And then there’s Dr. Julian Bashir (Alexander Siddig). In keeping with Star Trek: Deep Space Nine’s exploration of character’s internal motivation and personal journeys, Dr. Bashir is perhaps the first real departure from TOS-style character development. Fresh out of Starfleet Medical, he is young, ambitious, and optimistic to the point of bordering on naïvete, as well as a brilliant physician and surgeon. He is, however, not without flaws -- despite the best efforts of his parents to ensure his professional success by illegal genetic augmentation. His brilliance comes with a price: arrogance. This unlikely trait is rooted in that common thread among Starfleet doctors, compassion and a desire to preserve life. Like his predecessors, Dr. Bashir holds all life sacred, even that of the Federation’s enemies. His earnest drive to save all those he encounters sometimes blinds him to the reality of the situations in which he finds himself; he assumes that if he can not cure someone, then it is not possible at all. Even so, he usually refuses to believe that any case is hopeless. By juxtaposing his optimism with his presumption, Dr. Bashir is given a complexity and depth of character that make him more relatable to the audience. Like so many of us, his good intentions sometimes get the best of him. As such, he is able to reflect the internal conflicts that exist in day-to-day life, not just the realm of science-fiction.
Alternatively, what could be more science-fiction than an artificial intelligence? Star Trek: Voyager’s Emergency Medical Holographic program, also known as the EMH or simply the Doctor (Robert Picardo), is a highly sophisticated, adaptable simulation of a medical professional, but a simulation nonetheless. Programmed with a veritable encyclopedia of alien and human medicine, the Doctor has plenty of practical knowledge – maybe more than any of his biological counterparts, in fact – but he does not have the benefit of a personal history, a fact which impedes his early attempts to treat and even exist among Voyager’s crew. However, though he was meant as only a supplement to the ship’s medical team, being lost in the Delta Quadrant and isolated from outside aid and unable to resupply regularly, the Doctor soon finds that his adaptive programming can be an advantage.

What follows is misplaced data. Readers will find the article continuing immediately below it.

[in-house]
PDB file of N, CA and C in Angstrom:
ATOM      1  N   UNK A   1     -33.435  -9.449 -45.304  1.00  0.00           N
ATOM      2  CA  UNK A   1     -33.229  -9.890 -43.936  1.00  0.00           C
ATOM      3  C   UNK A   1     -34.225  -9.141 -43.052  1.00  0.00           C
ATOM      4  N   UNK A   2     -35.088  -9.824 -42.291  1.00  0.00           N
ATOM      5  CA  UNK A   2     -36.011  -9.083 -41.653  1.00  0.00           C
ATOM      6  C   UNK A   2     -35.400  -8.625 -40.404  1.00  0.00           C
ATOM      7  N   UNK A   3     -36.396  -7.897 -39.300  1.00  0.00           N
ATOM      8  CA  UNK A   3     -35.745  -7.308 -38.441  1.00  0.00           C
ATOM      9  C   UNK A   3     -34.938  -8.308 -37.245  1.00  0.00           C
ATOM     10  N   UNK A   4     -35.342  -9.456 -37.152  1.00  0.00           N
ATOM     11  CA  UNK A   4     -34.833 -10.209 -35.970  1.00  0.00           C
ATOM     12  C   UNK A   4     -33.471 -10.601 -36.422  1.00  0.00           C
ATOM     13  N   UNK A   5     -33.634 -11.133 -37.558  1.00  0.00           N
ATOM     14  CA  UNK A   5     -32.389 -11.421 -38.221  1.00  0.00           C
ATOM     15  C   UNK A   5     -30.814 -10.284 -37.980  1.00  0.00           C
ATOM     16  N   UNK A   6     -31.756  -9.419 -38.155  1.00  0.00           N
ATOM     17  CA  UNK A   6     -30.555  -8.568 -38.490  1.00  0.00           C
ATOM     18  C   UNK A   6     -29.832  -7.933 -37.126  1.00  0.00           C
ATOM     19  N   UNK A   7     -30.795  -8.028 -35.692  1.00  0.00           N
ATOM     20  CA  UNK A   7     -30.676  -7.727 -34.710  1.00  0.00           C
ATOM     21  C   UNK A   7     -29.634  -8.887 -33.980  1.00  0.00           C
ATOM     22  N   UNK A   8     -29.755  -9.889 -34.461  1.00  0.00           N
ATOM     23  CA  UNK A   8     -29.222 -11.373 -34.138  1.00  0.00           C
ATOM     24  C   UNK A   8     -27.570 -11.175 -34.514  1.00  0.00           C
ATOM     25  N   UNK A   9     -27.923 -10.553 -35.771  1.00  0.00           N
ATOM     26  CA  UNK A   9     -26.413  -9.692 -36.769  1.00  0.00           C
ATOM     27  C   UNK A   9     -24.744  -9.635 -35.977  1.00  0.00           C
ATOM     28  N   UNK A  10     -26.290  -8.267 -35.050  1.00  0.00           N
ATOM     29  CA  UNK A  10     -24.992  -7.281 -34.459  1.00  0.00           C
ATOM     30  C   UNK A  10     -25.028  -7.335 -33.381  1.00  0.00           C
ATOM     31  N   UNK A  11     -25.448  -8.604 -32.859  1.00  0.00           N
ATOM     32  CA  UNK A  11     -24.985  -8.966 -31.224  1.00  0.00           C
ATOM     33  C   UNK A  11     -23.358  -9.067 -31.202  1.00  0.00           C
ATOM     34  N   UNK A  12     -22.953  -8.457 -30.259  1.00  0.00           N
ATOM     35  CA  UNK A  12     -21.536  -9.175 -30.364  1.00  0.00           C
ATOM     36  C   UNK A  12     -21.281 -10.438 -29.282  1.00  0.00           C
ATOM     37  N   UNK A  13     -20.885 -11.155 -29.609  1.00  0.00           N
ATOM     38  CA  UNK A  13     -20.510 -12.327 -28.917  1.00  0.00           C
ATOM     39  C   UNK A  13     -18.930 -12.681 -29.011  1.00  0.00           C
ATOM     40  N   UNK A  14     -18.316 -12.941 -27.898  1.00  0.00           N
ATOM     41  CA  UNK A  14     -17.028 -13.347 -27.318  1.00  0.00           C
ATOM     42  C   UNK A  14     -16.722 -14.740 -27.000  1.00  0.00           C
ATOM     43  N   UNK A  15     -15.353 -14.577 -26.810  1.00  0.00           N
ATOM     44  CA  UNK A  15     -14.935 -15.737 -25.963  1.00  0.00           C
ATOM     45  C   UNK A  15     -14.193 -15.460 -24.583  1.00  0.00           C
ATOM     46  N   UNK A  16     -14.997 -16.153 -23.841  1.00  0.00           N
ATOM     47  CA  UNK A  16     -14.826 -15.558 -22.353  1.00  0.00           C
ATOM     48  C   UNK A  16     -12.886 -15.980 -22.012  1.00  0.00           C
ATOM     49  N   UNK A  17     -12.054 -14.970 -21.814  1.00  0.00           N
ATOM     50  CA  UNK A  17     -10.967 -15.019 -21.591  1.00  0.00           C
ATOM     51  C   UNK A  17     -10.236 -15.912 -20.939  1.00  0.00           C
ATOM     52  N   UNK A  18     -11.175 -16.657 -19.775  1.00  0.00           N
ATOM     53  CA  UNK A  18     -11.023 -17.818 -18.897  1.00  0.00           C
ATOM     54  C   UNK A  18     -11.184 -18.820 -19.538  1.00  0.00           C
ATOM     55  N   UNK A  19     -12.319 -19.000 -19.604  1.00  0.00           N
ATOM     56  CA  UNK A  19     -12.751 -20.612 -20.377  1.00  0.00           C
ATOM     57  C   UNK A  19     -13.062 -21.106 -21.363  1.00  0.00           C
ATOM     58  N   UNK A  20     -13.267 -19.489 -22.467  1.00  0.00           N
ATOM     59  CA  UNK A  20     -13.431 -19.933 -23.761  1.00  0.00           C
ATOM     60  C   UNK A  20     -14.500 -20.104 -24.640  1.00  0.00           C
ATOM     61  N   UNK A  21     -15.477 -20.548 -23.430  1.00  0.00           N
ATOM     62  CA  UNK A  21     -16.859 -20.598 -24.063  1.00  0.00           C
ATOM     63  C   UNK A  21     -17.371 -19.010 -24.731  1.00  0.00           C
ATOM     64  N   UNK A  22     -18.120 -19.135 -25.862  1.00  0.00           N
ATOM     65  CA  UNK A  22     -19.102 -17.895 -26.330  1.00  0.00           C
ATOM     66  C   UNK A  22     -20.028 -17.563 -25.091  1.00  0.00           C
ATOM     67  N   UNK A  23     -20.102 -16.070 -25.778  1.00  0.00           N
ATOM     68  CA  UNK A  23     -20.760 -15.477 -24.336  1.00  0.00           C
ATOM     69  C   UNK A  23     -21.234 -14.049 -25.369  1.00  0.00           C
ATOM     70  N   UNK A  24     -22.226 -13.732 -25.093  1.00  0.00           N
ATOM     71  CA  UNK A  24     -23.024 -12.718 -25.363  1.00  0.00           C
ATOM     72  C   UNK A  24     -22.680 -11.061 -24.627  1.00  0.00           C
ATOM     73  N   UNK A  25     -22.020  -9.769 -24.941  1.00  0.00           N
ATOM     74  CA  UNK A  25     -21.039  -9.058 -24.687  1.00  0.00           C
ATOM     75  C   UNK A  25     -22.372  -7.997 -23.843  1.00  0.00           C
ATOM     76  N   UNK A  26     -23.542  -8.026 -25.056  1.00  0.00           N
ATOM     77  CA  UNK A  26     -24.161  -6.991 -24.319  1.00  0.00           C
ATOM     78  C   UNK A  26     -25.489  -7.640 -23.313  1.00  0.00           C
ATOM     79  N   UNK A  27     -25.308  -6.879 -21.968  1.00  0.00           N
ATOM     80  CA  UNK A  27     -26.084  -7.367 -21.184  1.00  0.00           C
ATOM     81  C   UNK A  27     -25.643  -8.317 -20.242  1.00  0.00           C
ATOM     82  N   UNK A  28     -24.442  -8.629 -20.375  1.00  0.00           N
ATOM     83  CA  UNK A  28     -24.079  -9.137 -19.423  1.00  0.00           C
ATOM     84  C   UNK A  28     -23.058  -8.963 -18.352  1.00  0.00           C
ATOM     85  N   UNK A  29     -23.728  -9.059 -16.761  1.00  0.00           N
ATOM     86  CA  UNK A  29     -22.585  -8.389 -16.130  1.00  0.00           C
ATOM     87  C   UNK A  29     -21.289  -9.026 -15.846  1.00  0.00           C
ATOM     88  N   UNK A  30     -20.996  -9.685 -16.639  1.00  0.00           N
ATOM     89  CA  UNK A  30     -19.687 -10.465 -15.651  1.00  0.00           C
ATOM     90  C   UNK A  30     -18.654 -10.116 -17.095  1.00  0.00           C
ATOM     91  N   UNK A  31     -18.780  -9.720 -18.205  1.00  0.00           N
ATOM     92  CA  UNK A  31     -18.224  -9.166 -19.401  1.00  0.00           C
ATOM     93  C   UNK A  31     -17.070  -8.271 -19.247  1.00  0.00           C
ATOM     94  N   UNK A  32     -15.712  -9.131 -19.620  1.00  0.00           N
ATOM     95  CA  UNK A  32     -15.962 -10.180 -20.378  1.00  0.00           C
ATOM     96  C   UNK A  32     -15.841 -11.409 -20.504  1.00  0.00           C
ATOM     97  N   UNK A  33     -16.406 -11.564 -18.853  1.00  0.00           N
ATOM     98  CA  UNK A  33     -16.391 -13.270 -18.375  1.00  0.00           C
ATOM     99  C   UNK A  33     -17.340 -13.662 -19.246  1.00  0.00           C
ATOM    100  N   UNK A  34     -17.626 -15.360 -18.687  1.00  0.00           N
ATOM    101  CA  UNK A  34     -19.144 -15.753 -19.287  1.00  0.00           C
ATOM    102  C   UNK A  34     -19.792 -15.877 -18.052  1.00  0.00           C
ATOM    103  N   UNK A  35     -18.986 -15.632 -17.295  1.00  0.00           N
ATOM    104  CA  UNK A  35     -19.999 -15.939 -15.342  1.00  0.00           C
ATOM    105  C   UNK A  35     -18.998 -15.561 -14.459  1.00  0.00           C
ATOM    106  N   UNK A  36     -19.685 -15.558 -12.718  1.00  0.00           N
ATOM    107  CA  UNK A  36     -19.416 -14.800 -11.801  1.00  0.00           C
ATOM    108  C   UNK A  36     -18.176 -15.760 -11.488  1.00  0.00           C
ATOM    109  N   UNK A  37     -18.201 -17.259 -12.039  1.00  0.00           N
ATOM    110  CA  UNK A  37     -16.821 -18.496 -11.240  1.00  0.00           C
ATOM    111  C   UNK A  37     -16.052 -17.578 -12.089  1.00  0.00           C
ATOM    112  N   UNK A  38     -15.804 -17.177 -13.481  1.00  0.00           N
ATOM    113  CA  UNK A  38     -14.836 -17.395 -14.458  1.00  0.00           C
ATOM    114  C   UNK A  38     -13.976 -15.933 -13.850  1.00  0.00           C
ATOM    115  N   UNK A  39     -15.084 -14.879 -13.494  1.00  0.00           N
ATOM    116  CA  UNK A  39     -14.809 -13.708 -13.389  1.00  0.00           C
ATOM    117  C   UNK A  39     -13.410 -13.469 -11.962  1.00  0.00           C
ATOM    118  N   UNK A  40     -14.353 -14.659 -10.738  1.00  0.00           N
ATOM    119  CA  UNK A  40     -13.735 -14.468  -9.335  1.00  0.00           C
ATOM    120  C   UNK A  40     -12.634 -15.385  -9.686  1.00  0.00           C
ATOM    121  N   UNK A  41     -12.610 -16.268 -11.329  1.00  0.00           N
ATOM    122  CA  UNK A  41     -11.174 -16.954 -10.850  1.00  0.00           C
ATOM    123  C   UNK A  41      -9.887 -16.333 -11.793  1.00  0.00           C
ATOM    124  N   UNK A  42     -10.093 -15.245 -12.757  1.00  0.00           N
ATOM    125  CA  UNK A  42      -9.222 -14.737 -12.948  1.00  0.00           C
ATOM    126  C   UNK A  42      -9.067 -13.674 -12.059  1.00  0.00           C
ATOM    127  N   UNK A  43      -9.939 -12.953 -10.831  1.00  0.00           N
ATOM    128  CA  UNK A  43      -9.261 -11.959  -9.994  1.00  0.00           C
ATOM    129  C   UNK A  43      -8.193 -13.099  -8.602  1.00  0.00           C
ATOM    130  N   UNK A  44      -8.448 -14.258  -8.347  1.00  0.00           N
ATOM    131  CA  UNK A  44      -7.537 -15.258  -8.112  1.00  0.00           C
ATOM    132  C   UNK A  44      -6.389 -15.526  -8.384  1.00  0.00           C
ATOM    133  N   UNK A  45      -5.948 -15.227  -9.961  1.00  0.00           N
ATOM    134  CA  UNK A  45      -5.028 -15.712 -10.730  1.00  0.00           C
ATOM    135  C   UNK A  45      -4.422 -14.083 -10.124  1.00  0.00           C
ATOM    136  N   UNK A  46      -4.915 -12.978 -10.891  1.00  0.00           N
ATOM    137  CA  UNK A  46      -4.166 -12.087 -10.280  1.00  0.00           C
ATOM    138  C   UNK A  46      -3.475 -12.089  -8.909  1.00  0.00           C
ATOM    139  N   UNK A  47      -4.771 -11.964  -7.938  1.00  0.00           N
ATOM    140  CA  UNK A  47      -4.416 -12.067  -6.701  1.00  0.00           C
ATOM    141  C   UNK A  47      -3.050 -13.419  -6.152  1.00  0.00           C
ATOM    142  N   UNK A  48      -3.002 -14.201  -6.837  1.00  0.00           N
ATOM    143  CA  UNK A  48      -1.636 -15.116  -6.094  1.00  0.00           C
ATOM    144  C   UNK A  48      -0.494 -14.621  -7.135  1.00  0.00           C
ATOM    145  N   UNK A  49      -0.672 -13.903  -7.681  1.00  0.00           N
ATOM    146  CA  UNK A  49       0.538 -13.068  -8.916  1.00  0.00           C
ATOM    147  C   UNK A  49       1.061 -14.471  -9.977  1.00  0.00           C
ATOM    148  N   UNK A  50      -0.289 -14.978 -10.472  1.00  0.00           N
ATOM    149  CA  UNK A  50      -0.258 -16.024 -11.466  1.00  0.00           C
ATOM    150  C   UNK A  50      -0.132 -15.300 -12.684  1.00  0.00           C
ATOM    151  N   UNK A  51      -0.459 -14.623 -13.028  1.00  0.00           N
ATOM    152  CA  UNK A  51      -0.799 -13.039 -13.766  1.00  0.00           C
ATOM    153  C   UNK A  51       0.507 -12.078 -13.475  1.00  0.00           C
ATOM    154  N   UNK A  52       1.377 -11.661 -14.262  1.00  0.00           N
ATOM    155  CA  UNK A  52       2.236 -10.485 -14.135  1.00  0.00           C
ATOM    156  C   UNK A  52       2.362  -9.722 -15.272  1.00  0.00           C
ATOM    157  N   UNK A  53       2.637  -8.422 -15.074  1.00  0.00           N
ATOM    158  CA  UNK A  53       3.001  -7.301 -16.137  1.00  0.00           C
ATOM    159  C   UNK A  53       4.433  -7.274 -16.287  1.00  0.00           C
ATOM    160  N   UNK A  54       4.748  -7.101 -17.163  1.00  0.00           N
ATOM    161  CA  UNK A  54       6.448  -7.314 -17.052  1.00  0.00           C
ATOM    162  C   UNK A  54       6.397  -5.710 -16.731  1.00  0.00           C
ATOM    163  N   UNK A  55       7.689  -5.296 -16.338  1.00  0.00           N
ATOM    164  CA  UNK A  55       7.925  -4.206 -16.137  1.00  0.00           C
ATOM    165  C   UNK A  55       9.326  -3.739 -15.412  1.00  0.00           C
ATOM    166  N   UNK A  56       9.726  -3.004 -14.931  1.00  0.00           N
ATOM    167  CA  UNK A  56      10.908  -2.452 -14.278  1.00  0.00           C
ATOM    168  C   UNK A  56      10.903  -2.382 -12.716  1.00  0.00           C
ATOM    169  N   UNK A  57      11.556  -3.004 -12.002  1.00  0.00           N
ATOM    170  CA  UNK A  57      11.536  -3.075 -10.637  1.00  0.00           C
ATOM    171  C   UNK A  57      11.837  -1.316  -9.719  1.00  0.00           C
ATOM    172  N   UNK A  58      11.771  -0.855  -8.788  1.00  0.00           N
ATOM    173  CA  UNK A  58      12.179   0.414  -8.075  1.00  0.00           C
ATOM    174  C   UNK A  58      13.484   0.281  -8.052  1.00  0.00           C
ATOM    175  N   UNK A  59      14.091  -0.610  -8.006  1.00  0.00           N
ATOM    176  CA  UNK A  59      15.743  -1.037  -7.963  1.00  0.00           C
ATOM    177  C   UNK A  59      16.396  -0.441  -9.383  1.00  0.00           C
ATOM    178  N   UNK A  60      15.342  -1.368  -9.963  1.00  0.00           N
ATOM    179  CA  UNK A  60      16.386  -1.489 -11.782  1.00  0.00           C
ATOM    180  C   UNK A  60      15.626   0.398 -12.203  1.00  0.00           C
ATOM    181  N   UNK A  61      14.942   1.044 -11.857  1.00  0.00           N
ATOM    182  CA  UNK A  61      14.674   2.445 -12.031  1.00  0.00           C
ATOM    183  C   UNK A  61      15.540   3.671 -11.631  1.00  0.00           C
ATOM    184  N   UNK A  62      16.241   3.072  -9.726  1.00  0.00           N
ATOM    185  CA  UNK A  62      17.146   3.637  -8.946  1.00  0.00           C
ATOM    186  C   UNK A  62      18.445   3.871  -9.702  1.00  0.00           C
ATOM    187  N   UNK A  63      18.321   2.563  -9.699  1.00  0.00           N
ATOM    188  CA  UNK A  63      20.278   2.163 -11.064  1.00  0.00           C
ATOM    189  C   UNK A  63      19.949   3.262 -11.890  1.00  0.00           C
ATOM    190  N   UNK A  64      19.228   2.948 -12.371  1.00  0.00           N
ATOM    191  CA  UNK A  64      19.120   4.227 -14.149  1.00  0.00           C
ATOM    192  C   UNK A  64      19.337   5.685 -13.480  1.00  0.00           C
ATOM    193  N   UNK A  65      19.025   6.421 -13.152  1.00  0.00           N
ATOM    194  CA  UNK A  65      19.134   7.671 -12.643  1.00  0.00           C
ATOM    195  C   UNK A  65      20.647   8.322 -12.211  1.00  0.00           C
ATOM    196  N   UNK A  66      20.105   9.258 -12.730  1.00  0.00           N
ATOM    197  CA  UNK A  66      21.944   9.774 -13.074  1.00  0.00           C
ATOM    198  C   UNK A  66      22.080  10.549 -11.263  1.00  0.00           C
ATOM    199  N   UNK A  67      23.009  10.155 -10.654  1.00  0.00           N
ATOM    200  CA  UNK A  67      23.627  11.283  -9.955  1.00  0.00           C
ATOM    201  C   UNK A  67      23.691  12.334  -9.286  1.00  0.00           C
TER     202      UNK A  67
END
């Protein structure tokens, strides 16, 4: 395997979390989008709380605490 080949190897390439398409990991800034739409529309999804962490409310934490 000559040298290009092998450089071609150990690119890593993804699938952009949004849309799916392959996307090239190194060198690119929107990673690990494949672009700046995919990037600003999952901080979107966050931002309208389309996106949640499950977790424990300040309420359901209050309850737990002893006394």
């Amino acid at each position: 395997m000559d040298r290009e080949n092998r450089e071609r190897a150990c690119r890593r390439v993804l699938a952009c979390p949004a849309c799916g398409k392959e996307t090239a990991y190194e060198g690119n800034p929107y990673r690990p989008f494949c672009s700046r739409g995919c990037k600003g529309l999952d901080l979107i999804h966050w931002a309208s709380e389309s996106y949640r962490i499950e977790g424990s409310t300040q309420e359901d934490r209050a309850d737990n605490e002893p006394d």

In fact, despite being a computer program, he seems to have an almost innate aptitude for innovation, combining known medical treatments with new techniques of his own devising. Necessity is the mother of invention, after all, and a need to provide care for patients with extremely limited resources is certainly going to require some creative thinking. While sometimes used as comic relief by Voyager’s writers, the Doctor displays a beautiful capacity for personal growth and imagination, two traits that served him well as the ship’s only real source of medical care.